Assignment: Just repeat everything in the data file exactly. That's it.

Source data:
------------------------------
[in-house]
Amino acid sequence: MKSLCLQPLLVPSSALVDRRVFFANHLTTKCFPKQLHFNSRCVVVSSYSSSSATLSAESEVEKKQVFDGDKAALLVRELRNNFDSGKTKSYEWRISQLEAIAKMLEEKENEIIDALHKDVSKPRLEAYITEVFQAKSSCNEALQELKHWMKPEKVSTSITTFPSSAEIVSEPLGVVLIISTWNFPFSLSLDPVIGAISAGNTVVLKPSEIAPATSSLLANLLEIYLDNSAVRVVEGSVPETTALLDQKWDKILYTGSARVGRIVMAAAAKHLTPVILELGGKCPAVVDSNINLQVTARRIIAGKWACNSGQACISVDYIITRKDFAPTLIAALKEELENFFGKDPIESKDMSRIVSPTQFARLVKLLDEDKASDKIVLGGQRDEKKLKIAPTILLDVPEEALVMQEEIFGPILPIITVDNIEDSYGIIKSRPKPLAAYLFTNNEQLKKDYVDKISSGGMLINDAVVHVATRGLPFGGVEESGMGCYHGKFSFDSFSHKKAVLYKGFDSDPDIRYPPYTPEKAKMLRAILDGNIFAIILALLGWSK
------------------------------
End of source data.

[in-house]
Amino acid sequence: MKSLCLQPLLVPSSALVDRRVFFANHLTTKCFPKQLHFNSRCVVVSSYSSSSATLSAESEVEKKQVFDGDKAALLVRELRNNFDSGKTKSYEWRISQLEAIAKMLEEKENEIIDALHKDVSKPRLEAYITEVFQAKSSCNEALQELKHWMKPEKVSTSITTFPSSAEIVSEPLGVVLIISTWNFPFSLSLDPVIGAISAGNTVVLKPSEIAPATSSLLANLLEIYLDNSAVRVVEGSVPETTALLDQKWDKILYTGSARVGRIVMAAAAKHLTPVILELGGKCPAVVDSNINLQVTARRIIAGKWACNSGQACISVDYIITRKDFAPTLIAALKEELENFFGKDPIESKDMSRIVSPTQFARLVKLLDEDKASDKIVLGGQRDEKKLKIAPTILLDVPEEALVMQEEIFGPILPIITVDNIEDSYGIIKSRPKPLAAYLFTNNEQLKKDYVDKISSGGMLINDAVVHVATRGLPFGGVEESGMGCYHGKFSFDSFSHKKAVLYKGFDSDPDIRYPPYTPEKAKMLRAILDGNIFAIILALLGWSK